The Teaching Gap: Best Ideas from the World's Teachers for Improving Education in the Classroom, by James W. Stigler and James Hiebert. Free Press, 224 pages, $23.00.
Knowing and Teaching Elementary Mathematics: Teachers' Understanding of Fundamental Mathematics in China and the United States, by Liping Ma. Lawrence Erlbaum Associates, 166 pages, $19.95.
One Size Fits Few: The Folly of Educational Standards, by Susan Ohanian. Heinemann, 154 pages, $16.00. |
In November of last year, 200 people, mostly mathematicians, sent an open letter to Secretary of Education Richard Riley. The letter asked him to withdraw the labels "exemplary" and "promising" that the Education Department had recently applied to 10 innovative math programs. I do not know the validity of the criticisms. I do know that the last time the nation let mathematicians develop K-12 curricula, in the post-Sputnik panic, the result was a debacle known as New Math.
I mention the letter to illustrate that the teaching of mathematics has become a politicized matter, just as the teaching of reading has been. Two recent books help us see why. Simply put, something has to be done to improve the mathematics knowledge of America's teachers. In The Teaching Gap: Best Ideas from the World's Teachers for Improving Education in the Classroom, James Stigler of UCLA and James Hiebert of the University of Delaware analyze videotapes of middle school instructors teaching mathematics in Japan, Germany, and the United States. These tapes were made as part of the 41-country Third International Mathematics and Science Study. Knowing and Teaching Elementary Mathematics is a study of how math is taught in elementary schools in the United States and the People's Republic of China, conducted by Liping Ma at the University of California, Berkeley.
Neither book has graceful prose, but neither book is obtuse or difficult, either. The Teaching Gap is written for the educated general reader; Knowing and Teaching Elementary Mathematics is for the kind of people who delve into Scientific American. Both have important things to say about teaching mathematics in this country.
From the cover through the initial chapters, I distrusted The Teaching Gap. The title plays off The Learning Gap, an earlier book co-authored by Stigler. But The Teaching Gap in no way compares "best ideas" from the "world's teachers," as its subtitle suggests it does. There is not one such idea in the entire volume. Even if there were, the study would have no way of directly linking those ideas or teaching practices to mathematics achievement.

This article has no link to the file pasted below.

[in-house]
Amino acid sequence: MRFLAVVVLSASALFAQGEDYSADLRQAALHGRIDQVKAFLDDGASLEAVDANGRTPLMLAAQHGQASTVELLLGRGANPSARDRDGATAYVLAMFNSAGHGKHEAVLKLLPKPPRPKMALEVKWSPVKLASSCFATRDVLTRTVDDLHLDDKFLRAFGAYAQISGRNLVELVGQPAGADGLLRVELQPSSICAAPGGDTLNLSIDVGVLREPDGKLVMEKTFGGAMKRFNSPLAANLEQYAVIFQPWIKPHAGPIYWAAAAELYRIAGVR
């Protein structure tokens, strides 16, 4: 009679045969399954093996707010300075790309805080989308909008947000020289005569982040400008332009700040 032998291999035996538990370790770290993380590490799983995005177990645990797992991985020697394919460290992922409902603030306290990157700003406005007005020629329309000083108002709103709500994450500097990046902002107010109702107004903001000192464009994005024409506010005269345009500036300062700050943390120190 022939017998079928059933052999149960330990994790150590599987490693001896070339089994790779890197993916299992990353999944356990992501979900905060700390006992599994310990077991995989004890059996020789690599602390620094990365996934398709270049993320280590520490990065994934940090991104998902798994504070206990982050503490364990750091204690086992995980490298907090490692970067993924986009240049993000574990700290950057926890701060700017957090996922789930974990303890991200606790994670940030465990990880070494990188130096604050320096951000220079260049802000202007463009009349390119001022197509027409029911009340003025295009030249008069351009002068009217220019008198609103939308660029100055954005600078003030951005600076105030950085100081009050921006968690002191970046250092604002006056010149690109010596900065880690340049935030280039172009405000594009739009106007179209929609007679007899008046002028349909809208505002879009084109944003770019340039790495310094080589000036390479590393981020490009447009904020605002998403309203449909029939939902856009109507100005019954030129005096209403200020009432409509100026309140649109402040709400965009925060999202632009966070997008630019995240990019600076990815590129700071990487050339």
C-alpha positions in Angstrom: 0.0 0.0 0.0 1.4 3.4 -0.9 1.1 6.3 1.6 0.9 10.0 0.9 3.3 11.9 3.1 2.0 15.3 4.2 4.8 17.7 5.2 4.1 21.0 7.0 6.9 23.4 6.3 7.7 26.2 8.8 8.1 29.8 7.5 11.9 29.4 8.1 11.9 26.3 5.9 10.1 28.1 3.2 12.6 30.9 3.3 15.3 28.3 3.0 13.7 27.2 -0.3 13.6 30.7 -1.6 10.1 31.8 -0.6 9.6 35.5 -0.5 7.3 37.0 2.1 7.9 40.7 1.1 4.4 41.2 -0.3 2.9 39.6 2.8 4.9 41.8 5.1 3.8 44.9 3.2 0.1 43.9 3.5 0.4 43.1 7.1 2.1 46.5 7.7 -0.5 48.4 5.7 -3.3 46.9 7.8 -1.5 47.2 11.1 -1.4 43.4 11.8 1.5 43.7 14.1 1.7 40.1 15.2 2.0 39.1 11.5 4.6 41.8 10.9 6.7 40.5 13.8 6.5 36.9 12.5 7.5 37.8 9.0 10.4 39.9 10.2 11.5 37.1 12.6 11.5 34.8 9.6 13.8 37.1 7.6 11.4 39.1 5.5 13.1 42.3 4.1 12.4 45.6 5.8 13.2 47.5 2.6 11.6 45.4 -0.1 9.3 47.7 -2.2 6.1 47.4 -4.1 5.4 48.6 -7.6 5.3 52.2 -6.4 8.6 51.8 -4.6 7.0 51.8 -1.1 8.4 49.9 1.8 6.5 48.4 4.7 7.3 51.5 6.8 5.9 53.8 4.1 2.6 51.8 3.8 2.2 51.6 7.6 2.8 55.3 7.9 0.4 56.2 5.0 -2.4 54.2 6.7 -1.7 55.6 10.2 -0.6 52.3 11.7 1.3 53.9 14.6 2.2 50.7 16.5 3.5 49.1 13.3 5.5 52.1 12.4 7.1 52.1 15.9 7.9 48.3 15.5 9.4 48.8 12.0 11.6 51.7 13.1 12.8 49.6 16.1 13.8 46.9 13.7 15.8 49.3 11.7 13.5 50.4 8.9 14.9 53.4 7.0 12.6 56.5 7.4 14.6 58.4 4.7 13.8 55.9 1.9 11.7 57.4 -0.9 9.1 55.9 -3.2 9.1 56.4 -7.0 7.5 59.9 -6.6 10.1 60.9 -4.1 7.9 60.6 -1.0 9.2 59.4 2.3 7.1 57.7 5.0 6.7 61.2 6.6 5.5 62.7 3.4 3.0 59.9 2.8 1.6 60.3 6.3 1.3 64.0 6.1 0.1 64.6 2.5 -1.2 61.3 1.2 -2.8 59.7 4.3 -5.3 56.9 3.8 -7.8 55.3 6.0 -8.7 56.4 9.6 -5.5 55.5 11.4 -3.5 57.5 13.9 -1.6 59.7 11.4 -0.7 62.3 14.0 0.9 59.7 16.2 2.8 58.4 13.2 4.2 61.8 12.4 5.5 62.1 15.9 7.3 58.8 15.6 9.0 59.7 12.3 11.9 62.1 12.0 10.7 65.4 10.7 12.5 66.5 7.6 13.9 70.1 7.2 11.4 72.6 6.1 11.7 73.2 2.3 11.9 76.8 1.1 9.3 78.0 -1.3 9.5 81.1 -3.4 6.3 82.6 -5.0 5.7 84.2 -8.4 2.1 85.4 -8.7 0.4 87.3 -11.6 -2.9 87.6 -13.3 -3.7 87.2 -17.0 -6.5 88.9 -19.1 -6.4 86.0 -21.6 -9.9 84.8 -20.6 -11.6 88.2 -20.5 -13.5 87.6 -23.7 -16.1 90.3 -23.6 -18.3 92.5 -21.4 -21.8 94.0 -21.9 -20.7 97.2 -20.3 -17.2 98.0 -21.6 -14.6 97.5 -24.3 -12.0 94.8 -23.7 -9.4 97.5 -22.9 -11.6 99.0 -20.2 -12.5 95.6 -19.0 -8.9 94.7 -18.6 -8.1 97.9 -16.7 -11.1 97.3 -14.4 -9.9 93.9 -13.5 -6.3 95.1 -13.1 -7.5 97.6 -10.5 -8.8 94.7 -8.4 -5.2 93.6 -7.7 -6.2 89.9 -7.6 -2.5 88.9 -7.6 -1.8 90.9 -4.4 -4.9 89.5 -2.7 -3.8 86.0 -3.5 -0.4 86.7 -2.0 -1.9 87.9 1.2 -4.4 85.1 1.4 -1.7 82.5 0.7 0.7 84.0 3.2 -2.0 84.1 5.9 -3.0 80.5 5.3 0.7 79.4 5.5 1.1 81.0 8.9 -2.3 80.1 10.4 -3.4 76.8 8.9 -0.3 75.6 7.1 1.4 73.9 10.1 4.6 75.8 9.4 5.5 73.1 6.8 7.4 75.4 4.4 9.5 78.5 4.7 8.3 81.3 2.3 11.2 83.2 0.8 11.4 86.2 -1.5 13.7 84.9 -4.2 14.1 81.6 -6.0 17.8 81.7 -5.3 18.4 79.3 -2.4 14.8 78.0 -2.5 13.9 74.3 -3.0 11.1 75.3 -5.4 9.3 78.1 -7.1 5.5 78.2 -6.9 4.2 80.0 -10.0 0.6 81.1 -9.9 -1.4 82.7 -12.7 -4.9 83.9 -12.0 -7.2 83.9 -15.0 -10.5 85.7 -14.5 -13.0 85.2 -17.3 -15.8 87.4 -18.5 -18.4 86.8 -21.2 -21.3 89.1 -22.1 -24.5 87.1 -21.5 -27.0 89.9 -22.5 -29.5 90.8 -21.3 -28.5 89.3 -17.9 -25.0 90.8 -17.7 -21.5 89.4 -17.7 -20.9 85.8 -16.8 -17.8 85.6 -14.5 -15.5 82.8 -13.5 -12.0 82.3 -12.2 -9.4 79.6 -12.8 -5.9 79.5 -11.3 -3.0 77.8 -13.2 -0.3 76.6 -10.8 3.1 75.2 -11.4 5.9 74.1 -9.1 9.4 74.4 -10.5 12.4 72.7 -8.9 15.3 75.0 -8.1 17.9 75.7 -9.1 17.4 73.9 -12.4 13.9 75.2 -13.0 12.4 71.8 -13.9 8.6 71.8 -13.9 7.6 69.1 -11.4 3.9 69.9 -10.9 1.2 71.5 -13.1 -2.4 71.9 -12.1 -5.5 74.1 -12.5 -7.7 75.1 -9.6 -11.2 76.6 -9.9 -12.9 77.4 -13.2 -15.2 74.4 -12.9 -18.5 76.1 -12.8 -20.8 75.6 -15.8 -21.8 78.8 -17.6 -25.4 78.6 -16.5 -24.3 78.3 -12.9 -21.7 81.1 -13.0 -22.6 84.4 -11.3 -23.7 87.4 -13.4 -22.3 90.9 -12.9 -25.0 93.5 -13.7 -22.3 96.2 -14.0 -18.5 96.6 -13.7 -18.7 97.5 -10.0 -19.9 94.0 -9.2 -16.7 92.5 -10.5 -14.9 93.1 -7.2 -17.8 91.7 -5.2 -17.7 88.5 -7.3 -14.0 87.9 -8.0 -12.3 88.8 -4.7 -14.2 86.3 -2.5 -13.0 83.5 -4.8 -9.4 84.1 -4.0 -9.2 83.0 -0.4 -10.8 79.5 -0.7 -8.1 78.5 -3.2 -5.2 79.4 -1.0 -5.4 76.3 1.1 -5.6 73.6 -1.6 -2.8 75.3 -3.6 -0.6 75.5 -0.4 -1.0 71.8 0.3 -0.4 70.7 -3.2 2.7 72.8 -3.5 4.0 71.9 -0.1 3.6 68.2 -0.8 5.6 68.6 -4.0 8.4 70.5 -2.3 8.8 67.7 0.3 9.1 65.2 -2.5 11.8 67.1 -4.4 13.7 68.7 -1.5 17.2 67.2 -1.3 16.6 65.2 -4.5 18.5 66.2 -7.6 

The inside flap of the cover contains outright errors. It opens with, "For years our schools and children have lagged behind international standards in reading, arithmetic, and most other areas of achievement." This is not true. In the most recent international comparison of reading, only one nation out of 31 scored significantly higher than American students. And in the only study that had "arithmetic" as a category, American students were average. In the science segment of the Third International Mathematics and Science Study, American students were above average.
The authors repeat a claim from an earlier study that "the highest-scoring classroom in the U.S. sample did not perform as well as the lowest-scoring section in the Japanese sample." The data from the latest mathematics and science study make it clear that this earlier finding occurred because the Japanese sample was not representative of the nation. While Japanese students scored substantially better than American kids, there was also substantial overlap between the scores of the two groups. Moreover, American students in a group of suburban school districts scored almost as high as the Japanese students, getting 70 percent of the items correct, compared to Japan's 73 percent. Stigler and Hiebert would have done better to leave aside previous research. Their study stands on its own.
For Stigler and Hiebert's book, a team of six people, two from each country, coded the Third International Mathematics and Science Study videotapes. The description of the code development process does not exactly inspire confidence. "The discussion was so vigorous that it often would take a day or more to get through a single lesson. There were disagreements in the group about the content of the tapes, and especially about how to describe them." It would be nice to know more details. It would have been even better if another team had also developed a system of analysis independently. Would it have contained the same elements?
The team found that American teachers present about twice as many definitions as Japanese and German teachers. This accords with other findings in the mathematics and science study that American textbooks are about three times as thick as those of other nations and that our teachers try to teach it all, often covering topics only briefly and shallowly. Stigler and Hiebert discovered that American lessons were devoid of mathematical proofs. About 10 percent of German lessons and more than half of the Japanese lessons contained such proofs. American teachers stated concepts, but did not develop them. Only 22 percent of the lessons in this country contained developed topics, compared to 77 percent in Germany and 83 percent in Japan. Not only did German and Japanese teachers develop topics; they linked them to other topics. When lessons were rated on the interrelatedness of their parts, German lessons scored four times as high as American lessons, Japanese lessons six times as high.